• A school district hired a janitor with a record of child molestation after he was cleared using a database search. The database used did not include the county in which the conviction occurred

  • A retailer hired a finance executive with a history of embezzlement after he was cleared using a database search. Because the database had not been updated in the county in which the record occurred for the prior 6 month period, the record was missed.

  • A small manufacturing firm used a nationwide database to screen its employees. The firm, which had two U.S. locations, hired employees who were primarily local to the plant locations. Unfortunately, the re-seller failed to inform the firm that the database did not include records from either of the states in which the plants were located. As a result, employees with dishonest pasts were hired at both locations.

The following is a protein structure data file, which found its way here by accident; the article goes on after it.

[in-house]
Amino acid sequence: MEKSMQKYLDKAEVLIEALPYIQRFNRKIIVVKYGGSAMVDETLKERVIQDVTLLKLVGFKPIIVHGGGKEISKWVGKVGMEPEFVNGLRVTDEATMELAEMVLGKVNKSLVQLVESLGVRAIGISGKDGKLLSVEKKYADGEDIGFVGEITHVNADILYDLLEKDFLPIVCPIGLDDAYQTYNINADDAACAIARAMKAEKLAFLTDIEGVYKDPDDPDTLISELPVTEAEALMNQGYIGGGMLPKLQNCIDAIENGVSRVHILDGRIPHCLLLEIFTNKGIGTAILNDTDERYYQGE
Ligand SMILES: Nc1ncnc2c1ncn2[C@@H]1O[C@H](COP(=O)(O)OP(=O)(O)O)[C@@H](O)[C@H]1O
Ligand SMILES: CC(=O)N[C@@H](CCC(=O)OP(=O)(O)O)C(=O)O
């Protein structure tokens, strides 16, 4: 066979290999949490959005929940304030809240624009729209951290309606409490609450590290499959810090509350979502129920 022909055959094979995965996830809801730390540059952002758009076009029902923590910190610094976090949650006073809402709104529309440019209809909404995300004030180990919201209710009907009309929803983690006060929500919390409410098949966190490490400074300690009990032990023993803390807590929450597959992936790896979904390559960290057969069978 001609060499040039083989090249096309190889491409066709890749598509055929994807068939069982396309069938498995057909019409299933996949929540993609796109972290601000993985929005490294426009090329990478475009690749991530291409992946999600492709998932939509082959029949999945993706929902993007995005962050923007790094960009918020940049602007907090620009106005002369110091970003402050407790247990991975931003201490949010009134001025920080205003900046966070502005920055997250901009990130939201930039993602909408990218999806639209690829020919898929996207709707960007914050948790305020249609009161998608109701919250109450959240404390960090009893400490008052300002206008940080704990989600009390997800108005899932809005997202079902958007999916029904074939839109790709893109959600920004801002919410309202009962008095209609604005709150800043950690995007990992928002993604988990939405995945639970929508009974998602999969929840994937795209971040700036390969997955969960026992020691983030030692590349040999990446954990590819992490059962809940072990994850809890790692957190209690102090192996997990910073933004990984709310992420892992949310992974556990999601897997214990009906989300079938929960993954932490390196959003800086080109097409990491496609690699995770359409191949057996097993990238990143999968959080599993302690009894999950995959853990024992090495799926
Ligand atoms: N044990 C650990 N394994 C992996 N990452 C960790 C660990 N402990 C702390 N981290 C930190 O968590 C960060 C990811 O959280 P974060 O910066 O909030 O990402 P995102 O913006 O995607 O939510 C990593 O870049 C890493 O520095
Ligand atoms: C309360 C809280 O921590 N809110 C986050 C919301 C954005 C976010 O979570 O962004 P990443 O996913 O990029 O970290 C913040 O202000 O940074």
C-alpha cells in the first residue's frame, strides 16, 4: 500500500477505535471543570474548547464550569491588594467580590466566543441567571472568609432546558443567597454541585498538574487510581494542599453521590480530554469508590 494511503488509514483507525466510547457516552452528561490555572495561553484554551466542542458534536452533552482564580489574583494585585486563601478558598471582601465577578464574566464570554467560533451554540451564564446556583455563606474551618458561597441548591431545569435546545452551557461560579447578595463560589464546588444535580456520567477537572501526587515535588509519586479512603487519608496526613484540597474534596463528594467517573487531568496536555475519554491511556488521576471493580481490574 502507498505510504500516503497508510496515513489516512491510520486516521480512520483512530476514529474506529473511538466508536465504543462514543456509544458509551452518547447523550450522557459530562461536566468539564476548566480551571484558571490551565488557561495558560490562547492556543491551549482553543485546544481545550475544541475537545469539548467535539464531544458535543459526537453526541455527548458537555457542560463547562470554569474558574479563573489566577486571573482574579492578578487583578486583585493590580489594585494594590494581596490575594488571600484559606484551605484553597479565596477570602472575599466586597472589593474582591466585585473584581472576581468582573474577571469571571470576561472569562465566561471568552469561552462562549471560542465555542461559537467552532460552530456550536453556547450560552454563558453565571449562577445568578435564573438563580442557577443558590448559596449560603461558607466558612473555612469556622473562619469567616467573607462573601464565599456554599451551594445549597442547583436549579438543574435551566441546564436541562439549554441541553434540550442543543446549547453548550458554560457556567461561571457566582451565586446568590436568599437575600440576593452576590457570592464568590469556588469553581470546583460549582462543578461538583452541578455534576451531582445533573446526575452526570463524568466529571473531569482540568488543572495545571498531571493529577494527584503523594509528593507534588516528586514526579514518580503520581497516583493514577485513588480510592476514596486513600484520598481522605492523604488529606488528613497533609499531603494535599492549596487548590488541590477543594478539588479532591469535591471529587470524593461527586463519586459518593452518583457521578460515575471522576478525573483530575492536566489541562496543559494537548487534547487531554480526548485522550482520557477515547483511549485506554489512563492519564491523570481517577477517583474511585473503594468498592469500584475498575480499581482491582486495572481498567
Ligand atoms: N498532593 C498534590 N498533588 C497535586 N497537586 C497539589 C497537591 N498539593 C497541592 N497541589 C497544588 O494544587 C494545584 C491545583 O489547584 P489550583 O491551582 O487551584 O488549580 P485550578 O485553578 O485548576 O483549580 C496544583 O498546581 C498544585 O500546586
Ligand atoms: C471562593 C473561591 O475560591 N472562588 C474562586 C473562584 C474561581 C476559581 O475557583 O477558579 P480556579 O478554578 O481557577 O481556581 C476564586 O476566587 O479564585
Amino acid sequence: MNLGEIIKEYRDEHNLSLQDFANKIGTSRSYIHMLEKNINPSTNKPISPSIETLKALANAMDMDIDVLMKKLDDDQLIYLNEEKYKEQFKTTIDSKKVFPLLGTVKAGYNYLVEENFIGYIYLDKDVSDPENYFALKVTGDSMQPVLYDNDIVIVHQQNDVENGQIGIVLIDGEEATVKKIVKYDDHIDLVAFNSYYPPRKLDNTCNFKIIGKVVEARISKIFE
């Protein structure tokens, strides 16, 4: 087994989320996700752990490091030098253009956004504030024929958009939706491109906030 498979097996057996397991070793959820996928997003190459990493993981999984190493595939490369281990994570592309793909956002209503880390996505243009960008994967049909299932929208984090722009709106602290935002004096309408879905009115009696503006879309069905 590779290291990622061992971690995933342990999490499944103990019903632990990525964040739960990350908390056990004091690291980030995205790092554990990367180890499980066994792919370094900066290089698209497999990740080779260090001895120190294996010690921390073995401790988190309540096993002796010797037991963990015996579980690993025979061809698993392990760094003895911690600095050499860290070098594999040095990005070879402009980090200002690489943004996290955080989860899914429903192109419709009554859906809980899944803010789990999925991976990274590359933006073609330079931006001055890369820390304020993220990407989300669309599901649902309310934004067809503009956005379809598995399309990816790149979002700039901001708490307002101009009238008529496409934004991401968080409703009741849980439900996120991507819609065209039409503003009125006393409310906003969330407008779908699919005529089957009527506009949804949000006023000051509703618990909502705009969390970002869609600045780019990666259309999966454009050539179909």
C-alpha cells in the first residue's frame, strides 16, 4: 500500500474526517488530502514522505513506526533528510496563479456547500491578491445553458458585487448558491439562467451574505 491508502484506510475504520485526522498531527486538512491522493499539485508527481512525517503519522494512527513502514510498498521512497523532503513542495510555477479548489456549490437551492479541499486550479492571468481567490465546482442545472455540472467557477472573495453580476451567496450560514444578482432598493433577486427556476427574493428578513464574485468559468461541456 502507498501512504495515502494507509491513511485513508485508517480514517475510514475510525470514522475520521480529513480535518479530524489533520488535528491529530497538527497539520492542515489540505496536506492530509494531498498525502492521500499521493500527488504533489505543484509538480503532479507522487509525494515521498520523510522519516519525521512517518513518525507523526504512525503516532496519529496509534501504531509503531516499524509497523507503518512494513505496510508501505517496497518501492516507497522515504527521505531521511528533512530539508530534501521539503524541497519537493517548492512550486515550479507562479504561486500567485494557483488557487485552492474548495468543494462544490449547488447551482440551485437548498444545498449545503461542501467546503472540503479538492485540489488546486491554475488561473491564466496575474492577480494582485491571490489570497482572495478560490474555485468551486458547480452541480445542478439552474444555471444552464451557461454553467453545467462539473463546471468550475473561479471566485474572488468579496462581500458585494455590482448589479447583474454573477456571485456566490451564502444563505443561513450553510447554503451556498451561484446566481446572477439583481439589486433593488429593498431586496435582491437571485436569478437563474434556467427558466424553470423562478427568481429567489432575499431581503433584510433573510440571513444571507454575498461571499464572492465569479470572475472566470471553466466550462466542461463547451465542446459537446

Resellers often present their “instant” database searches as the product of the latest in innovation and technology. However, quick and inexpensive access to information that is less that 50% accurate at best, and the use of which is encumbered by increased federal regulation, is not a viable risk management tool. While $5.00 background checks may impress your company’s budget director, they will not impress the legal department or company president who must disburse a large settlement fee. This article is not written for the HR executive who has made the decision to use databases with a full knowledge of what they are (or are not) getting. It is written for the executive who is faced with making a choice between background screening service providers and who may not fully understand the difference between a $5.00 background check and a $25.00 background check. It is written to help educate the business community and to give decision makers the edge over those in the industry who operate under the “don’t ask, don’t tell” principle. It is written to help protect employers, employees, students, customers, and others from unfortunate hiring decisions. Following are questions to ask when selecting a background screening service provider: